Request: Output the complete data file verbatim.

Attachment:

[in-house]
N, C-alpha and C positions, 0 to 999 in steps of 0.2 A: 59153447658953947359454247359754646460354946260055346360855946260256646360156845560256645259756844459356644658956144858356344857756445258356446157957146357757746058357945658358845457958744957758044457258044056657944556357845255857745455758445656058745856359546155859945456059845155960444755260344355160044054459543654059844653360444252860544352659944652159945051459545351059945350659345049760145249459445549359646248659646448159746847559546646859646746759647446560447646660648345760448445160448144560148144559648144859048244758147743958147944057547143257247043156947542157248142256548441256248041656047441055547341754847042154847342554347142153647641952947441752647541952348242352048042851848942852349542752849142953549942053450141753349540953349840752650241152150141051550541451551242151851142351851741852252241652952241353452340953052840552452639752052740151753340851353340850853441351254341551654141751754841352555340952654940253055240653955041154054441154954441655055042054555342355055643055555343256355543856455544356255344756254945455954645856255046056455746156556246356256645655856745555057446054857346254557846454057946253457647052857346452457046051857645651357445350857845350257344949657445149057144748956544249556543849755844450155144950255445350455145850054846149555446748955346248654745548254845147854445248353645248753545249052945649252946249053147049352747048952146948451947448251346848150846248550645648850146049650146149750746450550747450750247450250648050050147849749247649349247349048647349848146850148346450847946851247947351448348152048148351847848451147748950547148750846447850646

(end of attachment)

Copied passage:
[in-house]
N, C-alpha and C positions, 0 to 999 in steps of 0.2 A: 59153447658953947359454247359754646460354946260055346360855946260256646360156845560256645259756844459356644658956144858356344857756445258356446157957146357757746058357945658358845457958744957758044457258044056657944556357845255857745455758445656058745856359546155859945456059845155960444755260344355160044054459543654059844653360444252860544352659944652159945051459545351059945350659345049760145249459445549359646248659646448159746847559546646859646746759647446560447646660648345760448445160448144560148144559648144859048244758147743958147944057547143257247043156947542157248142256548441256248041656047441055547341754847042154847342554347142153647641952947441752647541952348242352048042851848942852349542752849142953549942053450141753349540953349840752650241152150141051550541451551242151851142351851741852252241652952241353452340953052840552452639752052740151753340851353340850853441351254341551654141751754841352555340952654940253055240653955041154054441154954441655055042054555342355055643055555343256355543856455544356255344756254945455954645856255046056455746156556246356256645655856745555057446054857346254557846454057946253457647052857346452457046051857645651357445350857845350257344949657445149057144748956544249556543849755844450155144950255445350455145850054846149555446748955346248654745548254845147854445248353645248753545249052945649252946249053147049352747048952146948451947448251346848150846248550645648850146049650146149750746450550747450750247450250648050050147849749247649349247349048647349848146850148346450847946851247947351448348152048148351847848451147748950547148750846447850646